Monday, April 09, 2018

Pocahontas and After

Two images, each showing two young women dressed to show their culture, their pride, their sense of self.  The first image dates from 1907, and shows The Misses Simeon, from the Stoney-Nakoda people of Western Canada, photographed by Byron Harmon.  The second was taken a couple of months ago by John Cobb in Marlborough School, West London, and shows a pupil of Iraqi heritage called Rose Al Saria, pictured with her sister.  It was Rose who chose the particular archive image as the basis for her self-portrait, and who conceptualised the way it would be configured and posed.

This pair of photos is just one example in Border Crossings' exhibition Pocahontas and After, currently on show at Syon House in Brentford, until at least June 2nd.  The exhibition - which people have been saying is as thought-provoking as it is visually stunning - represents the culmination of a sustained period of education and community work, beginning with the ORIGINS Festival last summer.  During the Festival, we not only held a ceremony for three indigenous women to commemorate Pocahontas at Syon, where she had stayed in the summer of 1616: we also brought indigenous artists into direct contact with the diverse communities around the House, in the two Primary Schools where they led workshops and study sessions, in the wonderful CARAS refugee group, and through our network of committed and energetic festival volunteers.  In the following months, a distilled group from each of these partners has been working closely with heritage experts from the archives, Native American cultural consultants, and our own artistic staff to explore the ways in which Native American people have been presented in the past.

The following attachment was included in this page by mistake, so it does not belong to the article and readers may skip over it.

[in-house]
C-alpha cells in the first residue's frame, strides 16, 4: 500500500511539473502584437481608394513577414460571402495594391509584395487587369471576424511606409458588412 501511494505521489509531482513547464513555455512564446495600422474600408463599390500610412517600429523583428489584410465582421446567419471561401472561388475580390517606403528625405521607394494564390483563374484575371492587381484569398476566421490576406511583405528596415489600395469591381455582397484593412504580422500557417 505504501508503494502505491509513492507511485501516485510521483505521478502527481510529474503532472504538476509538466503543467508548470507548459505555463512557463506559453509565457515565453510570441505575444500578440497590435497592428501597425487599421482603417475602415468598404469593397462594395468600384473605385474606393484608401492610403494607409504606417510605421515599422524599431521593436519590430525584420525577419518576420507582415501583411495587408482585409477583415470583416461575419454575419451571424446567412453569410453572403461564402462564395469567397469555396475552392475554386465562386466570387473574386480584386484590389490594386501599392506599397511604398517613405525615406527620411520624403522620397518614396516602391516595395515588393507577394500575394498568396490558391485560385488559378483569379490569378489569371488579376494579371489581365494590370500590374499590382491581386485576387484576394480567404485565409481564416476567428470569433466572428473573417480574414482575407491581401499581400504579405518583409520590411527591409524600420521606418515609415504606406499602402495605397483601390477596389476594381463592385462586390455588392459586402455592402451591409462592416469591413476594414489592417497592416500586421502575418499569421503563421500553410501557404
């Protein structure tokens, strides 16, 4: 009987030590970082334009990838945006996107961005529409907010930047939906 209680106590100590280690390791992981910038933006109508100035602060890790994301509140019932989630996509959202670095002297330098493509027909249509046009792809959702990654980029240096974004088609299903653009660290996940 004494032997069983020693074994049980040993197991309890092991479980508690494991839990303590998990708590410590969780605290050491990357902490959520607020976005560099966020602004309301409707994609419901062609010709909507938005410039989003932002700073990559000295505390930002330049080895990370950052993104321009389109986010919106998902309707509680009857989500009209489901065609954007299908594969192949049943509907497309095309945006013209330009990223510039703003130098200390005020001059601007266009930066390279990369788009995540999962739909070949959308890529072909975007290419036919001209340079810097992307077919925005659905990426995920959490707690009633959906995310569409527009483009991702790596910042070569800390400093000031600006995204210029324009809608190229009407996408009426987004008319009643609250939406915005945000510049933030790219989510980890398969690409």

Their journeys into the archives have been rich and challenging.  What we think of as "realistic" photographs of indigenous people often turn out to be nothing of the kind.  Edward Curtis, for example, apparently carried a chest of "authentic" costumes and props with him, which he used in his photographs to recreate the life of "the vanishing race" as he imagined it may have been in some pre-contact Romantic idyll.  In other words, the archive photos are often about the photographer and the viewer, far more than they are about the subject.

As our volunteers came to realise this, they became more and more assertive of the need for agency in contemporary portraiture.  Complex and fascinating decisions started to be made, placing the generation of meaning in the bodies of the people photographed.  One subject, InĂ©s Achabal, showed her tattooed back, with its macaws symbolising her home city of Caracas, in response to Curtis's "bon savage archetype" in his 1909 image of an Arikara girl.  For an indigenous Samoan living in London, Sani Muliaumaseali'i, a 1914 image of a mask dancer from the Pacific North-West provided links to his own complex and multi-layered persona.

What I love about this exhibition is that the meaning generated does not reside in one image or the other within the pair - but is rather in the energising of the space between, the dialogue between past and present, between different cultures, between human beings portrayed in different ways.  It seems to me to be at once of way of honouring the indigenous subjects portrayed in the archive photographs, and of reinventing the form that was often too reductive in its attempts to categorise them.

Thanks to the Heritage Lottery Fund for supporting this project.  Photos from the British Library and the Library of Congress.